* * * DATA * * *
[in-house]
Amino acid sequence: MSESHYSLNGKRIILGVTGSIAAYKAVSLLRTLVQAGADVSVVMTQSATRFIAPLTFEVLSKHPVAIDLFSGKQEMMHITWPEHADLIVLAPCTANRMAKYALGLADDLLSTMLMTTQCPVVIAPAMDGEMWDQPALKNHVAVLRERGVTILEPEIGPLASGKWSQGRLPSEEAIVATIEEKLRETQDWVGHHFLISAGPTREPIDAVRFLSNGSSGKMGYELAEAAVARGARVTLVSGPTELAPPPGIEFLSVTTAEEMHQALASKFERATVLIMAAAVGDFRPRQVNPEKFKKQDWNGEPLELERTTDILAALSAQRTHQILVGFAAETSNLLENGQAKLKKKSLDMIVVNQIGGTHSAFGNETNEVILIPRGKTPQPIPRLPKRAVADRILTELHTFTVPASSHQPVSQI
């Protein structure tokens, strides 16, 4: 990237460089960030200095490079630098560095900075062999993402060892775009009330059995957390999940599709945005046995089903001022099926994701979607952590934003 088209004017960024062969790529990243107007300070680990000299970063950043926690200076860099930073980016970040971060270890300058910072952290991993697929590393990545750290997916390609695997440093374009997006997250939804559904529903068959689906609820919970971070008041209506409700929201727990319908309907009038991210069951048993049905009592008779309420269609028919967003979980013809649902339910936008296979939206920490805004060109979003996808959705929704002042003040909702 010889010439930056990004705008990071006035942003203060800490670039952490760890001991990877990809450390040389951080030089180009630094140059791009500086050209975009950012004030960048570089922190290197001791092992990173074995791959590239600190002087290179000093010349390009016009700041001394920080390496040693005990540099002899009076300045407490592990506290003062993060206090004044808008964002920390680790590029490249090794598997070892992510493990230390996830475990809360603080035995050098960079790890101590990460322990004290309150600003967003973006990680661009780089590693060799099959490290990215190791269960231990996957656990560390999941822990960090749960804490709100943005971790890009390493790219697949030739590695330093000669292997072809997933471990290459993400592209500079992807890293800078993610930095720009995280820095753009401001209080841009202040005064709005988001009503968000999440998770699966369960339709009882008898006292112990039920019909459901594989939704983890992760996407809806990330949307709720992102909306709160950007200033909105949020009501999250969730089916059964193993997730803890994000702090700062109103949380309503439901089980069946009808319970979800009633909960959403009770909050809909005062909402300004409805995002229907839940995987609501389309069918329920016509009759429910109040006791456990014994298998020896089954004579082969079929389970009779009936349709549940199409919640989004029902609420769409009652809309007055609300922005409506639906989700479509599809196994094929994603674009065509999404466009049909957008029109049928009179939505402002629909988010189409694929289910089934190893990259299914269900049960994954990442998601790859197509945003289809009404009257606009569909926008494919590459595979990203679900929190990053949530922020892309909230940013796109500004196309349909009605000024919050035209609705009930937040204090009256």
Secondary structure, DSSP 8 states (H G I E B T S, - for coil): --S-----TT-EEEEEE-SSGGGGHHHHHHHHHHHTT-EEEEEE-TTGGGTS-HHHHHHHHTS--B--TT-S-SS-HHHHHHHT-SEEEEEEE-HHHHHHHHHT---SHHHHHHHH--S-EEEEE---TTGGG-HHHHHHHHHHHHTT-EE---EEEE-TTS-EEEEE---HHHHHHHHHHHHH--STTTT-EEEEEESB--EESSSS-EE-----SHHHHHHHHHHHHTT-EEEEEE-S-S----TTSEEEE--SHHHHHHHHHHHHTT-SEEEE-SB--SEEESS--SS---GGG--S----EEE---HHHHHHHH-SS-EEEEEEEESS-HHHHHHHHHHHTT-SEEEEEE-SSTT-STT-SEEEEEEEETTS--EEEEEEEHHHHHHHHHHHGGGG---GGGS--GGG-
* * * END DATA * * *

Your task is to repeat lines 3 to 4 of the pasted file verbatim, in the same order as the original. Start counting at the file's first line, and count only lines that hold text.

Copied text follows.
């Protein structure tokens, strides 16, 4: 990237460089960030200095490079630098560095900075062999993402060892775009009330059995957390999940599709945005046995089903001022099926994701979607952590934003 088209004017960024062969790529990243107007300070680990000299970063950043926690200076860099930073980016970040971060270890300058910072952290991993697929590393990545750290997916390609695997440093374009997006997250939804559904529903068959689906609820919970971070008041209506409700929201727990319908309907009038991210069951048993049905009592008779309420269609028919967003979980013809649902339910936008296979939206920490805004060109979003996808959705929704002042003040909702 010889010439930056990004705008990071006035942003203060800490670039952490760890001991990877990809450390040389951080030089180009630094140059791009500086050209975009950012004030960048570089922190290197001791092992990173074995791959590239600190002087290179000093010349390009016009700041001394920080390496040693005990540099002899009076300045407490592990506290003062993060206090004044808008964002920390680790590029490249090794598997070892992510493990230390996830475990809360603080035995050098960079790890101590990460322990004290309150600003967003973006990680661009780089590693060799099959490290990215190791269960231990996957656990560390999941822990960090749960804490709100943005971790890009390493790219697949030739590695330093000669292997072809997933471990290459993400592209500079992807890293800078993610930095720009995280820095753009401001209080841009202040005064709005988001009503968000999440998770699966369960339709009882008898006292112990039920019909459901594989939704983890992760996407809806990330949307709720992102909306709160950007200033909105949020009501999250969730089916059964193993997730803890994000702090700062109103949380309503439901089980069946009808319970979800009633909960959403009770909050809909005062909402300004409805995002229907839940995987609501389309069918329920016509009759429910109040006791456990014994298998020896089954004579082969079929389970009779009936349709549940199409919640989004029902609420769409009652809309007055609300922005409506639906989700479509599809196994094929994603674009065509999404466009049909957008029109049928009179939505402002629909988010189409694929289910089934190893990259299914269900049960994954990442998601790859197509945003289809009404009257606009569909926008494919590459595979990203679900929190990053949530922020892309909230940013796109500004196309349909009605000024919050035209609705009930937040204090009256």
Secondary structure, DSSP 8 states (H G I E B T S, - for coil): --S-----TT-EEEEEE-SSGGGGHHHHHHHHHHHTT-EEEEEE-TTGGGTS-HHHHHHHHTS--B--TT-S-SS-HHHHHHHT-SEEEEEEE-HHHHHHHHHT---SHHHHHHHH--S-EEEEE---TTGGG-HHHHHHHHHHHHTT-EE---EEEE-TTS-EEEEE---HHHHHHHHHHHHH--STTTT-EEEEEESB--EESSSS-EE-----SHHHHHHHHHHHHTT-EEEEEE-S-S----TTSEEEE--SHHHHHHHHHHHHTT-SEEEE-SB--SEEESS--SS---GGG--S----EEE---HHHHHHHH-SS-EEEEEEEESS-HHHHHHHHHHHTT-SEEEEEE-SSTT-STT-SEEEEEEEETTS--EEEEEEEHHHHHHHHHHHGGGG---GGGS--GGG-